I test cudaMallocPitch/cudaMalloc on Jetson AGX Xavier with code like this:
void *ptr_dev = nullptr;
size_t pitch = 0;
cudaMallocPitch(&ptr_dev, &pitch, 3840, 3 * 2160);
I use jtop to record the memory changes.
Before run the code, the CPU and GPU memory in jtop is 13.7GB/450.6MB.
After run the code, the CPU and GPU memory in jtop is 14.0GB/630.1MB.
CPU memory increased by 0.3GB and GPU memory increased by 179.5MB.
My questions are:
- why cudaMallocPitch cause CPU memory increase?
- why gpu memory growing much more than the theoretical value?
(the theoretical value is 3840x2160x3/1024/1024 = 23MB if use cudaMalloc, 4096x2160x3/1024/1024=25.3125MB if use cudaMallocPitch)
The allocation size of cudaMallocPitch is not
pitch*3*2160, where pitch >= 3840.
If I am not mistaken, on Jetson boards the memory is shared between CPU and GPU, so larger GPU memory usage should result in larger reported CPU memory usage.
Yes, the theoretical value is 4096x2160x3/1024/1024=25.3125MB if use cudaMallocPitch. But this value is still much lower than the real value(179.5MB).
Do you know why?
Another question, why is CPU memory usage larger than GPU memory usage? Why aren’t they equal？
CUDA has a lazy initialization system. That means:
- CUDA itself uses up GPU memory, in order to make the GPU usable. This is often called “overhead”.
- CUDA itself may use “overhead” at any point in your program, because of lazy initialization.
If this particular cudaMallocPitch call is early in your code, you may be witnessing the effect of lazy initialization. It’s not possible to give definitive answers based on a 3 line code snippet.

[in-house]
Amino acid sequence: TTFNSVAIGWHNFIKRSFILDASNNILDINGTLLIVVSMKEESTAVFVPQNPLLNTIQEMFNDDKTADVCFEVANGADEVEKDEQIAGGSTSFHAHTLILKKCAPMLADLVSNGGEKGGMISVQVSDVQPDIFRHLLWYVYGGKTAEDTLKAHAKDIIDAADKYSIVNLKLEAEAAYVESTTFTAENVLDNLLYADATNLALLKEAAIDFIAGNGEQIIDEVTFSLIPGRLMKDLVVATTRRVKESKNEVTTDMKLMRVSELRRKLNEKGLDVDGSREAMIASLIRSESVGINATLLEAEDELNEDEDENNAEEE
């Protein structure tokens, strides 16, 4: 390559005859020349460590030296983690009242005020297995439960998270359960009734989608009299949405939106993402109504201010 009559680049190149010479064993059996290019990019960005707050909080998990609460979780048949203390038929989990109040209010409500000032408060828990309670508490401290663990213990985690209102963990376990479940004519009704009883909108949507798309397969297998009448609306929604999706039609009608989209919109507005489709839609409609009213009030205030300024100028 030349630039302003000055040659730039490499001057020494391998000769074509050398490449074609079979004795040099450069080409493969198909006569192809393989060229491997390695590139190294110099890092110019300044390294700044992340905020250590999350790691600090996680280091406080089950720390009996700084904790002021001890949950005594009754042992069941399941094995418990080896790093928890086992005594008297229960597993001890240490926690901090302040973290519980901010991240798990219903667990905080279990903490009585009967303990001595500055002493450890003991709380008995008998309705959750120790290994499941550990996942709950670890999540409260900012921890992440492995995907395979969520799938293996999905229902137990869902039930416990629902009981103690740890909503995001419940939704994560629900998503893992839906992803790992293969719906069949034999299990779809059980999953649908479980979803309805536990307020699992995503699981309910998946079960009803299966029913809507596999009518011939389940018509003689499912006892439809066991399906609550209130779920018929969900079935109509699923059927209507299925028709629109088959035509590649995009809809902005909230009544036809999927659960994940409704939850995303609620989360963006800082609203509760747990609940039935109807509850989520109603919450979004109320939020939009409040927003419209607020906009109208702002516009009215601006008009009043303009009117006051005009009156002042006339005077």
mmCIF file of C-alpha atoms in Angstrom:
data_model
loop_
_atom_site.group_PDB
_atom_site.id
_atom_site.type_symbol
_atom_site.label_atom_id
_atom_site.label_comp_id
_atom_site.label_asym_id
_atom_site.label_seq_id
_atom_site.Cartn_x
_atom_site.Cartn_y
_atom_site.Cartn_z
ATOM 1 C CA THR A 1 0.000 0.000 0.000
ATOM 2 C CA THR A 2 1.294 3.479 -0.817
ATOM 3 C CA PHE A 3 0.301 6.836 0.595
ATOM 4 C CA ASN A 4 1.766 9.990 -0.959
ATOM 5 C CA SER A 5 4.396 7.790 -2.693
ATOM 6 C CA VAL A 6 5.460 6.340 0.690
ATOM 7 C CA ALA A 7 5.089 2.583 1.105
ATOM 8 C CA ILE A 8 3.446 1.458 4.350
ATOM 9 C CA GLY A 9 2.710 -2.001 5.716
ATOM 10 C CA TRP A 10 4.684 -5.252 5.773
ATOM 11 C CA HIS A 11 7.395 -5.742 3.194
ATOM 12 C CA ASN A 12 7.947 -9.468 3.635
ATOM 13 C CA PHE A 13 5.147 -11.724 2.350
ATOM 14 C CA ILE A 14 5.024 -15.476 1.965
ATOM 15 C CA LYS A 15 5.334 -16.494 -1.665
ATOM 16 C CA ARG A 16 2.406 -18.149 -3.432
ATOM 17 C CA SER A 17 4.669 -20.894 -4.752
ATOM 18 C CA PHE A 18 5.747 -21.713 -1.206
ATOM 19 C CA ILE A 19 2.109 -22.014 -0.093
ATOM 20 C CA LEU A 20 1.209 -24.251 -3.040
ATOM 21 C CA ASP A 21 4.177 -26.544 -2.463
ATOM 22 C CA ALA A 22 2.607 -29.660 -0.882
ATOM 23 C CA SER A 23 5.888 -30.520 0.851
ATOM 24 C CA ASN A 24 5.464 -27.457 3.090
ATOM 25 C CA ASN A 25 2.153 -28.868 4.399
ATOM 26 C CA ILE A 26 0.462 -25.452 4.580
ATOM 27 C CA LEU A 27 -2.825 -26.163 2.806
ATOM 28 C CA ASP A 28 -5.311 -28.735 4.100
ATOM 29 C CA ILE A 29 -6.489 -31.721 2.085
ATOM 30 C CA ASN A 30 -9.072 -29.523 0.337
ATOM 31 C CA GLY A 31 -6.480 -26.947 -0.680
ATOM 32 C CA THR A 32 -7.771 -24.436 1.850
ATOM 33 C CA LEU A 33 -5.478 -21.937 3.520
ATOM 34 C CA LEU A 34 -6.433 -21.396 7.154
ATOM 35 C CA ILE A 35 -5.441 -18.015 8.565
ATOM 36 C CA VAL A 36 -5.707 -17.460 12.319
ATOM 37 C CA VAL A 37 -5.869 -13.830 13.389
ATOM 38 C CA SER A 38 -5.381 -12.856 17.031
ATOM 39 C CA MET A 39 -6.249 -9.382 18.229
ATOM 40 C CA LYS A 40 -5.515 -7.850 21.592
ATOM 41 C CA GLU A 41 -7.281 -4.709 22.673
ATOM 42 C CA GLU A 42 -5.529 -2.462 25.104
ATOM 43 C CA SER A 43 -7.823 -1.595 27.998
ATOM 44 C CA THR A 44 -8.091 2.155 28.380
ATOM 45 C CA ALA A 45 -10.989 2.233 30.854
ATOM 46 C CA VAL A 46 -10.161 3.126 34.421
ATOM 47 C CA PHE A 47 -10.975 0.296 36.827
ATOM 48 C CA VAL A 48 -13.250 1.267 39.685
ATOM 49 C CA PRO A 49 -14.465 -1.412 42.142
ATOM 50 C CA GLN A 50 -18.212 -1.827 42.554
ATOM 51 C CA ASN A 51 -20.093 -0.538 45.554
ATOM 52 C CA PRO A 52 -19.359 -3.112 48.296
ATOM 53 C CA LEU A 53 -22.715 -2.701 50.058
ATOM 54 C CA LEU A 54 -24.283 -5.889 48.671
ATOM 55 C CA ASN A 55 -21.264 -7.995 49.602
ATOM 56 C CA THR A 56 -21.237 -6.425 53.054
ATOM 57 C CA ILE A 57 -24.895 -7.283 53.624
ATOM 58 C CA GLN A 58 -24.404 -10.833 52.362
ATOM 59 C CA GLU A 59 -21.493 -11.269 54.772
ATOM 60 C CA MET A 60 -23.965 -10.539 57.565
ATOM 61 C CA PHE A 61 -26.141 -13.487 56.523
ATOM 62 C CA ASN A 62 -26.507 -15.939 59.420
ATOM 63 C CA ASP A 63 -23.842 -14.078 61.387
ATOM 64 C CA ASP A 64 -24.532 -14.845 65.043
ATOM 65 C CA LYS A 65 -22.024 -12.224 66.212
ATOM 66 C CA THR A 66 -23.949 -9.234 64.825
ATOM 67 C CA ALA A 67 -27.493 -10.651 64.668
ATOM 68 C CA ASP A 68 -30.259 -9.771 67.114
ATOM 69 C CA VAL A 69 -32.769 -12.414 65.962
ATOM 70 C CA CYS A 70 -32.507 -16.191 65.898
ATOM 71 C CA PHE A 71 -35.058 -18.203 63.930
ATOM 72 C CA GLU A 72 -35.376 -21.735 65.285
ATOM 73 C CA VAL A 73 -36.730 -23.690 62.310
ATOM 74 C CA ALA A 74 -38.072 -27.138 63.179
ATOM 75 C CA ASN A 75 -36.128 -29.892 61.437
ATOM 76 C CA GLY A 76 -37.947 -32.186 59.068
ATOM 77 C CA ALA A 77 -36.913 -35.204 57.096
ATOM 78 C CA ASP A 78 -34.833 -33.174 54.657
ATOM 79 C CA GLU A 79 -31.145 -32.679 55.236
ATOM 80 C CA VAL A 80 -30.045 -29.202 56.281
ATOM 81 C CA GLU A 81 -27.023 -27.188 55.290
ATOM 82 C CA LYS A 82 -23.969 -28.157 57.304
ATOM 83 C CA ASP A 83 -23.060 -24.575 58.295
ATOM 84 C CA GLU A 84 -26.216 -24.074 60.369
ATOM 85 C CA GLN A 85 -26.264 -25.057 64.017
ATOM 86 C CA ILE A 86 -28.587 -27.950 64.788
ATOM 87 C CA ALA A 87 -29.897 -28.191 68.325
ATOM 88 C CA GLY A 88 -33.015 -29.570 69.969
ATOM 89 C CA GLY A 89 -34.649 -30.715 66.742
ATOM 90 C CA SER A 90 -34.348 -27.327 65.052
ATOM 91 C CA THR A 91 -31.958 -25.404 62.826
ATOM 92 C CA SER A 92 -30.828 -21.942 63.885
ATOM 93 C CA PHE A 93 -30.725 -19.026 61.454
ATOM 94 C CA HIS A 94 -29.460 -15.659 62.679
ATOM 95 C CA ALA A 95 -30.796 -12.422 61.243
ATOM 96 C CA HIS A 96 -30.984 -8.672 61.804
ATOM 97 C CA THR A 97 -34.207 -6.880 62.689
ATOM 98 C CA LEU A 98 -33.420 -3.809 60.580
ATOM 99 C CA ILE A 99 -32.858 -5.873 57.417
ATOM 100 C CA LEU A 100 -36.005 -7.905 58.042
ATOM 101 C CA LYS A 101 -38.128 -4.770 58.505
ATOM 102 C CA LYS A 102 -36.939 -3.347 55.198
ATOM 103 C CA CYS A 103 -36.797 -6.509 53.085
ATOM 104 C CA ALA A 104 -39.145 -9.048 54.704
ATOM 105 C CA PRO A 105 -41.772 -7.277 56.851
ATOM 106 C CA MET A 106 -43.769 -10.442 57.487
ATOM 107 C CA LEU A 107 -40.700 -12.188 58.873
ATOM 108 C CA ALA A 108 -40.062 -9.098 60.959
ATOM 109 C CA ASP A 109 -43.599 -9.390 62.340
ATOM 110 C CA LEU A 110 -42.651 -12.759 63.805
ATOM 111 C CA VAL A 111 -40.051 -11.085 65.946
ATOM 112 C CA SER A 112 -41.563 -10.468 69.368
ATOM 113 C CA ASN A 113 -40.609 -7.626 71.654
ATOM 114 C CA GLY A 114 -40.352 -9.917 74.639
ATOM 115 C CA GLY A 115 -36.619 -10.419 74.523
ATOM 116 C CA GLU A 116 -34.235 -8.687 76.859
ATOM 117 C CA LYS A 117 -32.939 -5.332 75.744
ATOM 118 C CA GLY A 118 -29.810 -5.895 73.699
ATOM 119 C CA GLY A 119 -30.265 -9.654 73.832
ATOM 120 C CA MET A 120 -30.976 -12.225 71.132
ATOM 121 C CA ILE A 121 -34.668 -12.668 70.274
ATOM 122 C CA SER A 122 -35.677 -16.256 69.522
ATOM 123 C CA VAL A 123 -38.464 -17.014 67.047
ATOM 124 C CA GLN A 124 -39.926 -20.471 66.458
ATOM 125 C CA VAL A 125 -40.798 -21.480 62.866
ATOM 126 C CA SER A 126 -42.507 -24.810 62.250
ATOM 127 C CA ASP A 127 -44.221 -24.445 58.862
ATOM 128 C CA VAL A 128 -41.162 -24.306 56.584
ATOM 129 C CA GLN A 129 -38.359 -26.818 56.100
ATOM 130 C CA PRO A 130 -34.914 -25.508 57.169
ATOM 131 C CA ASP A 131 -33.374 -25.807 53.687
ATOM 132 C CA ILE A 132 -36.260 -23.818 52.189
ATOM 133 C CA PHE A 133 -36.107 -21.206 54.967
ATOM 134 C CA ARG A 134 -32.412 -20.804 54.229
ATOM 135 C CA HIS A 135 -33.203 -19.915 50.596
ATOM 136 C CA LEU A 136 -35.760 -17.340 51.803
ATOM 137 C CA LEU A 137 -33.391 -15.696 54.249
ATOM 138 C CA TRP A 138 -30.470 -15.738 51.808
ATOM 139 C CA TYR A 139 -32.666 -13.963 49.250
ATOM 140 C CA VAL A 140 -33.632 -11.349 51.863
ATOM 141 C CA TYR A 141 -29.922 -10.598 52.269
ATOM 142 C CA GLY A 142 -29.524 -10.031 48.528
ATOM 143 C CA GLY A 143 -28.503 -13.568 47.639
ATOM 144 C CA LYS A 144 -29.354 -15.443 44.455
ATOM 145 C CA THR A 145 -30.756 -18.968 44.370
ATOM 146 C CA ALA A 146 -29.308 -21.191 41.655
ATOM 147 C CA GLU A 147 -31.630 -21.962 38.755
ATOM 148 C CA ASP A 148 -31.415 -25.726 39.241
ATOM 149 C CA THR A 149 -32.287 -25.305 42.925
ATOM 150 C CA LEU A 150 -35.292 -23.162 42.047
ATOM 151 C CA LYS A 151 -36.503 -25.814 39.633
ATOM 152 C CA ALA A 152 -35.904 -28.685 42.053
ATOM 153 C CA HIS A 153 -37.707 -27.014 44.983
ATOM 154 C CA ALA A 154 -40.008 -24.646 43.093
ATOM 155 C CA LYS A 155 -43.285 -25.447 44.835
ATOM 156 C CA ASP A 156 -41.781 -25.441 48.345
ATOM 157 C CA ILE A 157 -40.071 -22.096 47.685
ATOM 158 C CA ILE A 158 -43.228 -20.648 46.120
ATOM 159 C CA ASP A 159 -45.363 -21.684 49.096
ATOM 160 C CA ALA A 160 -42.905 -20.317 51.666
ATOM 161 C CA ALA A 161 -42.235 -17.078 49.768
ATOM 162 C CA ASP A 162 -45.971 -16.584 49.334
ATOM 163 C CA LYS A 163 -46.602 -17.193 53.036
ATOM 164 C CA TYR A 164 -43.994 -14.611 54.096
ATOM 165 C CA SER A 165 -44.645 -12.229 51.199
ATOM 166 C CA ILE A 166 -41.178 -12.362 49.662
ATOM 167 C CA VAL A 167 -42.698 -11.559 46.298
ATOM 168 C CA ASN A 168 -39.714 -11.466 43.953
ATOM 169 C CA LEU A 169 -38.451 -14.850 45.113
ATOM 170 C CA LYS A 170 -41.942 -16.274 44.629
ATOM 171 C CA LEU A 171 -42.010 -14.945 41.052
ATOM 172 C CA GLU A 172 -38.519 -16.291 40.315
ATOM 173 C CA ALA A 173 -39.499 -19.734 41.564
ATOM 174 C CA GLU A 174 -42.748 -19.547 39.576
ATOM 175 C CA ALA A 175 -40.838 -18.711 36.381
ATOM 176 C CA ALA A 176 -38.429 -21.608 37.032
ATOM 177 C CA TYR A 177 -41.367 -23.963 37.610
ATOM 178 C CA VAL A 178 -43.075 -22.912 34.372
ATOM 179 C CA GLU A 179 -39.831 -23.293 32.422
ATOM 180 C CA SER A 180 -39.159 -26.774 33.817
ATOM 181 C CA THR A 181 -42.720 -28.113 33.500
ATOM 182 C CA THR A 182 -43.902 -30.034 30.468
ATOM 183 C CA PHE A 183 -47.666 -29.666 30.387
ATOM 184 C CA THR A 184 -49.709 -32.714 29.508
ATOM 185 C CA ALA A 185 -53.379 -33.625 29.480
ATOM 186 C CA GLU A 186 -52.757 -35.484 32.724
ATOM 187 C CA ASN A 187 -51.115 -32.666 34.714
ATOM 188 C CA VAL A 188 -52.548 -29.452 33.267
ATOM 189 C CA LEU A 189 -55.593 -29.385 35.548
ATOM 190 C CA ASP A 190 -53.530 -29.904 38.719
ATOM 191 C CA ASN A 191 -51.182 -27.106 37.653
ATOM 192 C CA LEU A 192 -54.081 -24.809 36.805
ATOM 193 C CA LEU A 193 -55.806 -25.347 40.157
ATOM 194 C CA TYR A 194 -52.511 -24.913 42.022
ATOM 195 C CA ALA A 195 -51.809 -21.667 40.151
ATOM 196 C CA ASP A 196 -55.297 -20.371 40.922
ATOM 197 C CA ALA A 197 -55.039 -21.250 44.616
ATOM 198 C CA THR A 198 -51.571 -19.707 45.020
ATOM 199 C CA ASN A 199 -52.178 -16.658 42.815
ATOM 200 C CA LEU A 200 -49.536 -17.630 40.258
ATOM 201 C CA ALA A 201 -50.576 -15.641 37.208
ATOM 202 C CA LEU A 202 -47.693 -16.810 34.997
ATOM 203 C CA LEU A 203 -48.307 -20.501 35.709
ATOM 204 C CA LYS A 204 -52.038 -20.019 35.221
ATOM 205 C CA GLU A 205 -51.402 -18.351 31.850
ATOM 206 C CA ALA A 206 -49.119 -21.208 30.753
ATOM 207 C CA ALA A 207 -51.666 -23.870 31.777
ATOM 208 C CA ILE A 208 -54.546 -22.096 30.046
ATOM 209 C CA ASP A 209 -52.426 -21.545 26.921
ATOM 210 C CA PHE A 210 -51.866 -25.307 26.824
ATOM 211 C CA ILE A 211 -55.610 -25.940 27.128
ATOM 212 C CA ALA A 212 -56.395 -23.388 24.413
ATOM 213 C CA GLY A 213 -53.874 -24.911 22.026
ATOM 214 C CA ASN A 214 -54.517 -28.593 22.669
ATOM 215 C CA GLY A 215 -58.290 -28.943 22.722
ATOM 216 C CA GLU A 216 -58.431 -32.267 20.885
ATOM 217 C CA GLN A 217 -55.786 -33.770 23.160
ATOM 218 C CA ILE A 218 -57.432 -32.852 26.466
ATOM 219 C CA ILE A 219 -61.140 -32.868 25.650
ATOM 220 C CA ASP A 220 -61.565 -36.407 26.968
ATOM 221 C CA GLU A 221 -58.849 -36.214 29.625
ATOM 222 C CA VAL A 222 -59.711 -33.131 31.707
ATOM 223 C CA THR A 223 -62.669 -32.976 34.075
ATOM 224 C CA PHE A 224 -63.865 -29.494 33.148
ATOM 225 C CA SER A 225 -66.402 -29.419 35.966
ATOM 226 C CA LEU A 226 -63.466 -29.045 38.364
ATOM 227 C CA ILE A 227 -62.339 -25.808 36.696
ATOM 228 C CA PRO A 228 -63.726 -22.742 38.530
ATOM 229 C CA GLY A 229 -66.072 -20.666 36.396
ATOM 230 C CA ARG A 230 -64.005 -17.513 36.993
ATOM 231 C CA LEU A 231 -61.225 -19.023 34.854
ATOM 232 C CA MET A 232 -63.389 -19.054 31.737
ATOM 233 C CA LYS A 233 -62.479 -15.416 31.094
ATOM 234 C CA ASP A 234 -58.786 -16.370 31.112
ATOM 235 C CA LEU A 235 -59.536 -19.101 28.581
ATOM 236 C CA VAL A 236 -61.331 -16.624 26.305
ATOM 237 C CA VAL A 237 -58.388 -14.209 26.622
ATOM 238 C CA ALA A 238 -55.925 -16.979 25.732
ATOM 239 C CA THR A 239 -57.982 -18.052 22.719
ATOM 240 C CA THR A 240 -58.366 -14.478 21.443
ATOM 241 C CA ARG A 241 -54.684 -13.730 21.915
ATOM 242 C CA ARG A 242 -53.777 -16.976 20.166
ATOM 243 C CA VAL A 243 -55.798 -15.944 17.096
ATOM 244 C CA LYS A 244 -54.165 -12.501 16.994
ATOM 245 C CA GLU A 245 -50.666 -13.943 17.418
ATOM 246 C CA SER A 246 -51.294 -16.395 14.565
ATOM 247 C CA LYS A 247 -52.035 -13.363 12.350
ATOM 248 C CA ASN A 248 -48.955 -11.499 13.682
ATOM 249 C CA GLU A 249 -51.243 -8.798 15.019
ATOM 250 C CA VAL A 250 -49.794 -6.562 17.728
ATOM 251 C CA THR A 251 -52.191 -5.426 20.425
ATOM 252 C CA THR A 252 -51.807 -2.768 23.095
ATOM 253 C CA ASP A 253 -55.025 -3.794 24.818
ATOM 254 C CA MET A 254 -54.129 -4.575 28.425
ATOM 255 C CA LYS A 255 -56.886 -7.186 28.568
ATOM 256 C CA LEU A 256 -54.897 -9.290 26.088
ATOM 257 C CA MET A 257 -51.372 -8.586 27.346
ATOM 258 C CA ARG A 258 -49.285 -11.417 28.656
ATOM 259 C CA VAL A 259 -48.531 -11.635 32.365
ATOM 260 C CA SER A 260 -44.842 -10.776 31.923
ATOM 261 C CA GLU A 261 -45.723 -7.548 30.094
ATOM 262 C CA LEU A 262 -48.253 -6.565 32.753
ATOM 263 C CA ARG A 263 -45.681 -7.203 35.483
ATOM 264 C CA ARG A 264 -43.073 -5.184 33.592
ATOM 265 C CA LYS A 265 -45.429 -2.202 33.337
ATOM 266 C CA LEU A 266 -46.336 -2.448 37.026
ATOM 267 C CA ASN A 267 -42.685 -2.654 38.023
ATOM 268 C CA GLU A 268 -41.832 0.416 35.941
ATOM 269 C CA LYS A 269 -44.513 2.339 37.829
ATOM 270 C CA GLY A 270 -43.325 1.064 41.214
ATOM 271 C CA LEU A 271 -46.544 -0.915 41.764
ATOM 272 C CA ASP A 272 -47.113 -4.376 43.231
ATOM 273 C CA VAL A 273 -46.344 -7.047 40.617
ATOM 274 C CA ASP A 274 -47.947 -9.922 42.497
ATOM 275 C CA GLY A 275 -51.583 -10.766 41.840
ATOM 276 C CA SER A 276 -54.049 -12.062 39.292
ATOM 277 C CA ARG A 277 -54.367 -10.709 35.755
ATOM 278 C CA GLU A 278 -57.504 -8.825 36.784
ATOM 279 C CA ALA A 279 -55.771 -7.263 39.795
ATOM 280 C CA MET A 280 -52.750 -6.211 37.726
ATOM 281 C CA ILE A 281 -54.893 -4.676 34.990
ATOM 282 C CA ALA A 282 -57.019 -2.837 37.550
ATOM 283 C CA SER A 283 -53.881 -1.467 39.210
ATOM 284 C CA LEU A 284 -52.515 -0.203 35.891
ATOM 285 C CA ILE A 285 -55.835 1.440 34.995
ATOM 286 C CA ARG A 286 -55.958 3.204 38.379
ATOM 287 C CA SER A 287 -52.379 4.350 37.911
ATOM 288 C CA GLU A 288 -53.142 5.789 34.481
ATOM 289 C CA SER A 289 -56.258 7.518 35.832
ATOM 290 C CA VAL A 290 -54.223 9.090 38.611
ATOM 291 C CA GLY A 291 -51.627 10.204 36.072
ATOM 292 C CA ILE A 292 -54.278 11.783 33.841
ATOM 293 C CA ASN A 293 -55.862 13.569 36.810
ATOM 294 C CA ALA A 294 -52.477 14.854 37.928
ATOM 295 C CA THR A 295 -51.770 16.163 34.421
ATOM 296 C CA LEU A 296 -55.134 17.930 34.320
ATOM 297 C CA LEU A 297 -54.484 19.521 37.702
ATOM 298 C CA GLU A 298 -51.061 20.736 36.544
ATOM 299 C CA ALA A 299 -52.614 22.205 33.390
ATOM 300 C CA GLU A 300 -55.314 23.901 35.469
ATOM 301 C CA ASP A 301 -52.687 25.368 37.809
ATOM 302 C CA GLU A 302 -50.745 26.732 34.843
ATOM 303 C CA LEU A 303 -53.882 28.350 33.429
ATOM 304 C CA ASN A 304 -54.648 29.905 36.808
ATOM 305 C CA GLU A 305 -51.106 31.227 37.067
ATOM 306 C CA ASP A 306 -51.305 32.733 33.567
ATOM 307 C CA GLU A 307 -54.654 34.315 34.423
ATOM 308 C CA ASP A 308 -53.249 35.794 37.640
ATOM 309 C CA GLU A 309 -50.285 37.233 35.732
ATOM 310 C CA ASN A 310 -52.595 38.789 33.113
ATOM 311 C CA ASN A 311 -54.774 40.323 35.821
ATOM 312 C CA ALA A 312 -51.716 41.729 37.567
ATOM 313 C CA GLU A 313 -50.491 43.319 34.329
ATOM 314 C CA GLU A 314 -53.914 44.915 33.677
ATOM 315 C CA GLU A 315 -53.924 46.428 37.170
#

Furthermore, there are a number of mechanisms in CUDA that may “quantize” or “round-up” an allocation request. In fact, some of these mechanisms may cause a particular allocation to not use up any GPU memory at all.
So expecting a precise-to-the-byte 1:1 correspondence between your allocation requests and memory usage reported by various tools is not realistic.
Regarding CPU memory, the CUDA runtime is an executive that is always running any time you use the GPU for CUDA tasks. This runtime uses up CPU resources. This means that the runtime uses CPU threads, CPU execution cycles, and CPU memory to do its work. It’s not unexpected that some usages of the CUDA runtime (or other entities like CUDA libraries) may use some CPU resources to get their work done.
Detailed explanations of the CUDA runtime library behavior are not provided by NVIDIA.
Regarding the question about why aren’t CPU and GPU memory usage equal, I don’t have any reason to suggest they would be, in light of my above statements. The CUDA runtime does not use CPU resources (e.g. memory) in exactly the same way that it uses GPU resources (e.g. memory) for each and every step of processing that it performs. So I’m unable to answer that question.
I’m answering in the general context of CUDA programming, because that is the forum you have posted on. If you feel that your question needs specific treatment in the context of Jetson AGX Xavier, I suggest asking on the Jetson AGX Xavier forum.
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